Government is where these requirements are made and changed and governments don't want people driving vehicles that are more than ten years old. Don't look for them to mandate a change. Bill Malcolm
 

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just put all new nickel lines on a 2000 Silverado for around 500bucks. the guy told me this salt brine is way worse than regular road salt.
 

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Stainless steel would last forever, I put the nickel/copper on a 1999 pick up, around $300.00 in parts and a lot of work. I was told GM started coating their lines around 2003. Fuel lines will also rust out. Salt and salt brine is the problem. The federal safety board knows about the problem. It will take a death and a lawyer that wants to do the right thing or a lot of money to get the feds to do anything!
 

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Salt and salt brine are both corrosive, but I think that saying that brine is worse than salt is incorrect, unless it is being used incorrectly. I drive plow, sand, salt, and brine trucks here in B.C. during the winter, and also make the brine we spread.

Brine is most effective at 23.3% concentration, and is applied to road surfaces to prevent frost, black ice, and snow buildup, prior to the event, and to allow easier snow removal by plows after the snowfall. Brine is only effective above 21 degrees Fahrenheit. Salt requires moisture to form a brine so it can spread across the road, and is most effective at reducing ice and snow after it has accumulated. It will keep on melting ice and snow until it is too diluted to be effective.

Brine acts by bonding to the road surface. Salt acts by lying on the surface, and being spread over that surface by vehicles passing over and moving the granules, and melting the snow to create its own brine. Depending on how heavy a concentration of salt is used, it can break up any compacted snow, and create a slurry, which sprays up onto the undercarriage of vehicles, starting the corrosion process. Around here, a light coat of salt is 60 kilograms (about 132 pounds) per kilometer (1.62 km/mile). A medium application is 85 kilos/kilometer, and a heavy application is 130 kilos/ kilometer. These are applications for two lane roads. Brine will rapidly lose effectiveness through dilution and temperature if used on existing ice and snow, but will still be carried in the compacted snow if used incorrectly as a snow removal tool.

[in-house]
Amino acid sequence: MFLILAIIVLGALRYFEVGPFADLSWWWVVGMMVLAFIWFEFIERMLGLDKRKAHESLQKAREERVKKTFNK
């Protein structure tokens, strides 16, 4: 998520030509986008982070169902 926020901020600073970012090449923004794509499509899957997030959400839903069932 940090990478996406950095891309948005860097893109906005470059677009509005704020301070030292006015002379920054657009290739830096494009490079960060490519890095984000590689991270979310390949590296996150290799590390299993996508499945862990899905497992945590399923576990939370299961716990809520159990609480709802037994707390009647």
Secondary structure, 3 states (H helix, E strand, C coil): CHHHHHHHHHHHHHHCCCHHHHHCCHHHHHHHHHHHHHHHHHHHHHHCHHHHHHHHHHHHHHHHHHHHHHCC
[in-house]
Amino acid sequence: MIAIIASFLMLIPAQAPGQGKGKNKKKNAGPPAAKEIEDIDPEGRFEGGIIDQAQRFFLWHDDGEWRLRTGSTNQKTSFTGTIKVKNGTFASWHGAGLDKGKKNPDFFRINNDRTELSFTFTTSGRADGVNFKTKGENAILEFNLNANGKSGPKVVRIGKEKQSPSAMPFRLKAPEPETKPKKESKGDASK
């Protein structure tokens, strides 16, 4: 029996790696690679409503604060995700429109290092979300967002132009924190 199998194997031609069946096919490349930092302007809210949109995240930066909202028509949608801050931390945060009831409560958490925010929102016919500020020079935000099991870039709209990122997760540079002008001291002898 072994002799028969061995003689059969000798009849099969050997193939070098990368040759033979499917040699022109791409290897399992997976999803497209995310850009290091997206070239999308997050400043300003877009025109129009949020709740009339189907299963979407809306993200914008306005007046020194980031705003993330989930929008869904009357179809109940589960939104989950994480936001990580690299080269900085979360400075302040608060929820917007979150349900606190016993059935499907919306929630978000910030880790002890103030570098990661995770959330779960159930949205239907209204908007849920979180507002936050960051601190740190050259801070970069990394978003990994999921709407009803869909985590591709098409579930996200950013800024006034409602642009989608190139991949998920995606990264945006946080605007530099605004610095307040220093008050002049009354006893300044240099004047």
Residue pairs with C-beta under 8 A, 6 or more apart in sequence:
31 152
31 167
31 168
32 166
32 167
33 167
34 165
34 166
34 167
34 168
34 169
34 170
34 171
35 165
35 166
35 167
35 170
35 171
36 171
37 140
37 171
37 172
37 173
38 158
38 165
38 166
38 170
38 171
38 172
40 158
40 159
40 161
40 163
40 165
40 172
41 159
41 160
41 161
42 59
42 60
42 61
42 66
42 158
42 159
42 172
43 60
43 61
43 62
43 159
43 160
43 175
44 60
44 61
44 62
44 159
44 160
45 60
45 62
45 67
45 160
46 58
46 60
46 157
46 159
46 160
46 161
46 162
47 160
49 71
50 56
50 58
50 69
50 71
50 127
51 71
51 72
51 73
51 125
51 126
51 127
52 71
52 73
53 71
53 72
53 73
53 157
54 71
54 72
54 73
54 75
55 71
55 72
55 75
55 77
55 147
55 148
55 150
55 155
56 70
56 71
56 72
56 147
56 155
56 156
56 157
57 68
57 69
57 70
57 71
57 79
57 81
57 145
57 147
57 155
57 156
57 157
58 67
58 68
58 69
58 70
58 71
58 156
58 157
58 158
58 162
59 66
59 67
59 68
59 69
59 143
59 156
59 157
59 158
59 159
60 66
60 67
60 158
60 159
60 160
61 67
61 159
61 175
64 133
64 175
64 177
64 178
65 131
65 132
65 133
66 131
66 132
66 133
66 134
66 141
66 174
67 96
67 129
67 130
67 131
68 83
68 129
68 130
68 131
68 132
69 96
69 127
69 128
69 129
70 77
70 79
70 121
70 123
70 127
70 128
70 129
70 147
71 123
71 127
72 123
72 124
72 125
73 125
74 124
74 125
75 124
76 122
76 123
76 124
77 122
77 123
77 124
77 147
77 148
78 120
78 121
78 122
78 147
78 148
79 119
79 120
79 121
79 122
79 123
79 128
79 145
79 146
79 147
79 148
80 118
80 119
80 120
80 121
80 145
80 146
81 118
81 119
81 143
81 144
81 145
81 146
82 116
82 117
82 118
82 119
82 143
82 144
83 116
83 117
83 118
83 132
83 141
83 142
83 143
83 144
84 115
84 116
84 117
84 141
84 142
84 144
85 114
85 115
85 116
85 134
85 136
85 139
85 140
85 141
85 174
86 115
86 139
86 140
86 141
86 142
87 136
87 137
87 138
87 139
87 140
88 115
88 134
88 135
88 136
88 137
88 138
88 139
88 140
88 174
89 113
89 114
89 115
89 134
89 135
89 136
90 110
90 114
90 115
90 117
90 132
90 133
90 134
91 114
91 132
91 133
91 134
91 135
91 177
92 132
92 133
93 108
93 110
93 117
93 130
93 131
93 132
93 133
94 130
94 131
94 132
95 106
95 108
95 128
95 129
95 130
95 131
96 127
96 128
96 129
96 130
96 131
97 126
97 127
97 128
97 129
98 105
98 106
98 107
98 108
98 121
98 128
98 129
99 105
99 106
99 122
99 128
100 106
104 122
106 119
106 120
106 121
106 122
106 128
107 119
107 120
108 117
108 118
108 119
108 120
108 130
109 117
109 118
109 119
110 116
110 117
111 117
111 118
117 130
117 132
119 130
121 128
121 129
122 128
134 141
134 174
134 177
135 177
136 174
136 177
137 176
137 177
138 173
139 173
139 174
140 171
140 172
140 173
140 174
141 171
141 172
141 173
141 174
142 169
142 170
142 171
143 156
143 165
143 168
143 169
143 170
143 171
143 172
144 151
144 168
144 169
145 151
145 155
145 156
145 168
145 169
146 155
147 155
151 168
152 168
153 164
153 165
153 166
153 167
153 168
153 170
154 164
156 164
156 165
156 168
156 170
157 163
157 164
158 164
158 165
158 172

As can be seen by the above information, a thin film of brine, properly applied prior to a weather event, is the best option. After a snowfall, plowing, followed by a properly applied application of salt, perhaps augmented with some sand, is the way to go. I leave it to you to decide if brine is really worse than salt, or is just an old wives tale.

A new product being used occassionally is some form of beet juice, which is edible, so less environmentally harmful than salt or brine, and effective as a snow removal tool down below -40 Fahrenheit. It shows great promise for those really cold areas that require such a product.
 

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Discussion Starter #16
It is interesting that the government forces manufacturers to supply replacement lines as a "set" but does NOT requitre that they be made of a safe material.

I guess expecting governmentn regulators to "do the correct thing" is just another oxy-moron!
 

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My 2002 Avalanche rusted just like whats being discussed here . Started to drip first so no one was hurt Except my wallet..What a DRAG
 

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Sailor

I was invited to watch the manufacturing of a salt substitute product made frrom sugar beet juice.

It was made in a paving plant mill, and the sand was first heated to remove all moisture, then liquid juice was injected into the drum, and it was turned to agitate, and mix contents.

After, a small amount of road salt was added to the mix, but only a small amount.

Their claim was it was cheaper, and more effective than just road salt and sand.

I believe back then, 2004, it was about $11.00 per ton.

If I remember correctly, # 24 sand was $4.00 per ton, salt was about $22.00, and I don't know about the liquid.

Our Co. Hwy. supervisor refused to use any, although the surrounding counties did. We had such a small budget for salt/sand, we also chose to not use it.

One quality of it was it was loose and workable to below zero.
 

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I had lines corrode out on a dodge 4 wheel drive. I replaced them myself with the brake lines from Napa.if you get the correct length you don't need to flare the ends. Also greased them to hopefully prevent this happening again.
 

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If you live in NE Wisconsin you will replace brake lines if you keep your car very long, Which I do.

We get the Auto Zone replacements, and if they are a little long the excess can be tucked away somewhere.

It's just a fact of life here. You can help matters by going to the car wash with a nice underflush periodically, each time the roads dry out after a snow.

You can help keep your doors from rusting at the bottom if you poke out the little drain holes too.

First time I went to AZ I was astounded at the rust free cars.

HM